Today’s “Emergency” Fed Meeting Isn’t Anything Special

Federal Reserve Chairman Jerome Powell

Stocks surged this morning as bulls got October off to a strong start. The Dow, S&P, and Nasdaq Composite all opened higher before soaring through noon on plunging rates. The 10-year Treasury yield fell to a daily low 3.58%, down significantly from last week’s peak of almost 4%.

“It’s pretty simple at this point, 10-year Treasury yield goes up, and equities likely remain under pressure,” said Raymond James’ Tavis McCourt.

“It comes down, and equities rally.”

This morning’s equity eruption was a welcome change for bulls following September’s big drop. The S&P fell 9.3% last month. The index hasn’t tumbled that much in one month since March 2020.

Stocks looked very oversold in the short-term over the last few weeks but dip-buyers were unable to spark any serious recovery rallies.

And, according to Morgan Stanley strategist Mike Wilson, that’s unlikely to change without a policy shift from the Fed.

“Bottom line, in the absence of a Fed pivot, stocks are likely headed lower. Conversely, a Fed pivot, or the anticipation of one, can still lead to sharp rallies,” Wilson wrote over the weekend.

He also accurately warned clients that a Fed pivot won’t keep stocks upright for long.

“Just keep in mind that the light at the end of the tunnel you might see if that happens is actually the freight train of the oncoming earnings recession that the Fed cannot stop,” Wilson concluded.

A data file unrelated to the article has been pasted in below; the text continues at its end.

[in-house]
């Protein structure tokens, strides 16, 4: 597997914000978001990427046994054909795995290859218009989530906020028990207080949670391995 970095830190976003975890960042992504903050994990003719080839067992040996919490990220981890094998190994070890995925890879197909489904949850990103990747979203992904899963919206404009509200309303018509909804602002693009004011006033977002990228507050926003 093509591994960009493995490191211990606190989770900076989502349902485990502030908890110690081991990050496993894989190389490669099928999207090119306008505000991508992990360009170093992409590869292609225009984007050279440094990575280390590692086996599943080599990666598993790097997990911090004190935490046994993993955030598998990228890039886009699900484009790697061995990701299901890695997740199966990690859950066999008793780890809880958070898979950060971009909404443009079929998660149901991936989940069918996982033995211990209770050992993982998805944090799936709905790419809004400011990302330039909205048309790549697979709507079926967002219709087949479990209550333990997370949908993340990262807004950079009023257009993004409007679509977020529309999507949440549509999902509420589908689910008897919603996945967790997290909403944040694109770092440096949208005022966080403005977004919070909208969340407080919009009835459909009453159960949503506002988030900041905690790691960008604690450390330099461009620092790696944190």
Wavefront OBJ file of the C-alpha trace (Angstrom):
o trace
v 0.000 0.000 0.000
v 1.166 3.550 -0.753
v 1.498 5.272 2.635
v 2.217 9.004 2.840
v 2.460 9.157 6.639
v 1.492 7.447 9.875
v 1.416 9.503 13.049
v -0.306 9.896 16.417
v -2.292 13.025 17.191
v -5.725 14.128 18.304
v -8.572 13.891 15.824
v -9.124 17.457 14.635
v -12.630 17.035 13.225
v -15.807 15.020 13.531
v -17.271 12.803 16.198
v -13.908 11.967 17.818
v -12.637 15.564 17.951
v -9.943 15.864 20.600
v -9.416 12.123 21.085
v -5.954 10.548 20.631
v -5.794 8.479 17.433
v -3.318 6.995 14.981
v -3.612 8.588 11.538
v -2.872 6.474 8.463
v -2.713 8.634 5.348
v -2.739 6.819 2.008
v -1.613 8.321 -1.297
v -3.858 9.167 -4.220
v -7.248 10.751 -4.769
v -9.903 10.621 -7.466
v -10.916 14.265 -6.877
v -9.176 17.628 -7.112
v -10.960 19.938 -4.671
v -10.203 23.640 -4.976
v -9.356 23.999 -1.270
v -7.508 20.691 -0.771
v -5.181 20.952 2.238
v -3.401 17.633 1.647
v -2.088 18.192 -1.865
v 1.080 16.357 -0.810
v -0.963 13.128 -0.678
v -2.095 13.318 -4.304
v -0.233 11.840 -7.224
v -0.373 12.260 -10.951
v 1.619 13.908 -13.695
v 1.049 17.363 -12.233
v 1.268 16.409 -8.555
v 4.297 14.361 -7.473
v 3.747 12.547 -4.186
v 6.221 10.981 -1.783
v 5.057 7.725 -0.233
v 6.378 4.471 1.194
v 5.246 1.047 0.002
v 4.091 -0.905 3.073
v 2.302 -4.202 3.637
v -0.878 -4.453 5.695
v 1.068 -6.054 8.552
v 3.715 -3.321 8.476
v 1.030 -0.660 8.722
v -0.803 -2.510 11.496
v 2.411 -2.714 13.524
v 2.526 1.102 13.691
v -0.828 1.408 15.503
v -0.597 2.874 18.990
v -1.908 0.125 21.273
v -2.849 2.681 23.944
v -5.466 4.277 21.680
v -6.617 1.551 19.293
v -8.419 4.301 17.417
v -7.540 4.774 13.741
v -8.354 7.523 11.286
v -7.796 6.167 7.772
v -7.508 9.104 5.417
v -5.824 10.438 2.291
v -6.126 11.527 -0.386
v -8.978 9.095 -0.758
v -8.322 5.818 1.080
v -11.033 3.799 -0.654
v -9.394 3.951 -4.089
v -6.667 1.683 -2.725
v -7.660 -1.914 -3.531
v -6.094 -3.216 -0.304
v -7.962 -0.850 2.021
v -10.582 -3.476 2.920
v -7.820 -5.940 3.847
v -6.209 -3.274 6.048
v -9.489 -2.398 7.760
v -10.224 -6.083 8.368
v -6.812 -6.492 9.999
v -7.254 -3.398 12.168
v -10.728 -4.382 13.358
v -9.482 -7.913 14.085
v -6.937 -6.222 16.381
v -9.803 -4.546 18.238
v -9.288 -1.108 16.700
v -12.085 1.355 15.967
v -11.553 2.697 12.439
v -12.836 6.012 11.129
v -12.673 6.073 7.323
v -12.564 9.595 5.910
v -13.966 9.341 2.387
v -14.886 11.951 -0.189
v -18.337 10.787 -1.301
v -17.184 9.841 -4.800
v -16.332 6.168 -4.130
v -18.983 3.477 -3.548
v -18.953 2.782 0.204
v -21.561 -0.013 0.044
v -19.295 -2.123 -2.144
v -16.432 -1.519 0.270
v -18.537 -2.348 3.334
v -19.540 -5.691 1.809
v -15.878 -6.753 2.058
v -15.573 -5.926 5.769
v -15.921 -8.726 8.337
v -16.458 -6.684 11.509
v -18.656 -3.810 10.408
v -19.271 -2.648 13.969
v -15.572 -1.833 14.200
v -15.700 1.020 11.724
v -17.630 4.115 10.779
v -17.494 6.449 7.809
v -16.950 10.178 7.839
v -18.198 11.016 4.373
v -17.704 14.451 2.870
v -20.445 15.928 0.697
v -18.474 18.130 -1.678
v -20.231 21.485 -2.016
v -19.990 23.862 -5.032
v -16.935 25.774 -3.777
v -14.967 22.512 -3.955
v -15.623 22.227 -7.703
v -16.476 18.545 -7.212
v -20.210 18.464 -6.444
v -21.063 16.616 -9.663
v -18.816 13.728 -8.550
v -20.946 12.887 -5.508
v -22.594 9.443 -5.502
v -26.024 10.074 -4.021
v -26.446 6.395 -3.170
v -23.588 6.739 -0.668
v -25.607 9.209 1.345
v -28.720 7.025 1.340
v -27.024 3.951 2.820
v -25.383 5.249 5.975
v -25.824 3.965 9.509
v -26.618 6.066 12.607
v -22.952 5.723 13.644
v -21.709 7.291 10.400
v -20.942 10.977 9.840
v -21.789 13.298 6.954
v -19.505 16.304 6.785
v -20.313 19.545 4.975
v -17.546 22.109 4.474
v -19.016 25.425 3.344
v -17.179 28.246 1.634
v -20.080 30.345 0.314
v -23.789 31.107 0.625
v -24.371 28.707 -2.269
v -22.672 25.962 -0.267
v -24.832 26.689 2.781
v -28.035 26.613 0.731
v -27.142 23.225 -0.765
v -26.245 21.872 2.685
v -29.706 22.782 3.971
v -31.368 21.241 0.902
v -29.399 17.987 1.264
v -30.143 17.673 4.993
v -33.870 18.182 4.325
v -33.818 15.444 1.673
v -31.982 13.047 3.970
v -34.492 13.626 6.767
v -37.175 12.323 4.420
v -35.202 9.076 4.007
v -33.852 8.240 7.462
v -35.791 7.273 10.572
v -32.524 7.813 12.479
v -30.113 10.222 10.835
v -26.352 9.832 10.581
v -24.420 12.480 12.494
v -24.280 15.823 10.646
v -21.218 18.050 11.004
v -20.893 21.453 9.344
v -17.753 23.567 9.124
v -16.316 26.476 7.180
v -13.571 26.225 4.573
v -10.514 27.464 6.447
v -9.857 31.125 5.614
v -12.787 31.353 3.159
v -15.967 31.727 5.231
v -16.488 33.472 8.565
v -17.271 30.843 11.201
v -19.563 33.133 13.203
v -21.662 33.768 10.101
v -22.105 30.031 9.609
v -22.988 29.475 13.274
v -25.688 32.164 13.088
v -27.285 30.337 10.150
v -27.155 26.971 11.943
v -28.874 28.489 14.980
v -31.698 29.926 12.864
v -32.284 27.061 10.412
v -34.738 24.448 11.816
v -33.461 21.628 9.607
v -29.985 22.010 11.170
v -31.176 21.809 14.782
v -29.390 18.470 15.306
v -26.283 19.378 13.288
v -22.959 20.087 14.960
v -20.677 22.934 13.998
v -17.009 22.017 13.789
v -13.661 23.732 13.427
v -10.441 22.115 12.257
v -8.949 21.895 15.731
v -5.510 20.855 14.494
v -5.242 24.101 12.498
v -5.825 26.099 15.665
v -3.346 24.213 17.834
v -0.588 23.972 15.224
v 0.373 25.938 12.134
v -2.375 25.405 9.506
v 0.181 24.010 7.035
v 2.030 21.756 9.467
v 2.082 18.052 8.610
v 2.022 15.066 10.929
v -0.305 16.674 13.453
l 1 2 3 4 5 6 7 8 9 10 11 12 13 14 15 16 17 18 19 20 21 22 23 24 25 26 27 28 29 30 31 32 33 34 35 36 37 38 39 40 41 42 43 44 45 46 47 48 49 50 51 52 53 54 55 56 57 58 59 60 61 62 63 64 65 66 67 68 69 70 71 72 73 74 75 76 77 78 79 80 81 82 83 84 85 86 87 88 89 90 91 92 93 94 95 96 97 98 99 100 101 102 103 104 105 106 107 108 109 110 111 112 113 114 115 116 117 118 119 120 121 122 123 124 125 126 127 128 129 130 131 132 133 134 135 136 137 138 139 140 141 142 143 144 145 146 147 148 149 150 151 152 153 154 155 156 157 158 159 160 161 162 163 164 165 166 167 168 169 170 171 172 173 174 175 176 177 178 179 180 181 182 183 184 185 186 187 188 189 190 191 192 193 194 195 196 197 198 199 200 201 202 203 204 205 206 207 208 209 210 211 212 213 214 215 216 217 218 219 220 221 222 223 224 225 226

On Sunday, the Fed announced that it would hold a previously unscheduled meeting at 11:30 am EST today. Hopeful bulls were anticipating a rate-related announcement soon after.

And who could blame them following September’s major drop? The “matter(s) to be considered” on the Fed’s website were as follows:

“Review and determination by the Board of Governors of the advance and discount rates to be charged by the Federal Reserve Banks.”

The surprise meeting quickly made the rounds on social media. Many battered investors saw it as a major market event in the making.

In reality, though, closed-door Fed meetings like today’s happen all the time. There have been about 15 meetings over the last year that weren’t part of the Fed’s official 8 FOMC huddles.

That’s not to say the Fed hasn’t uncorked emergency rate hikes or reductions in the past, however. There’s a chance (albeit a very slim one) that Powell makes some sort of huge announcement today.

But the odds vastly favor a quiet, “Fed-less” afternoon for traders, especially since nothing has broken in US bond markets.

At least, not yet.

Once something goes haywire with bonds (it eventually will), the Fed will then start buying them again (thus restarting QE) like the Bank of England did last week for the same reason.

My personal prediction is that the market won’t officially touch bottom until October 19th. If you’ve been around as long as I have, you probably remember that date as Black Monday – the day when stocks fell more than 20% in a single trading session back in 1987.

It wouldn’t surprise me at all to see US bond markets hit their breaking point near that inauspicious day, too, prompting a Fed rescue that blasts stocks higher alongside bonds.

Like Wilson (and other analysts) observed over the weekend, though, a QE reboot would be a short-term fix for longer-term problems facing equities.

The most important of which for stock investors is a massive reduction in earnings coming soon to a major corporation near you.


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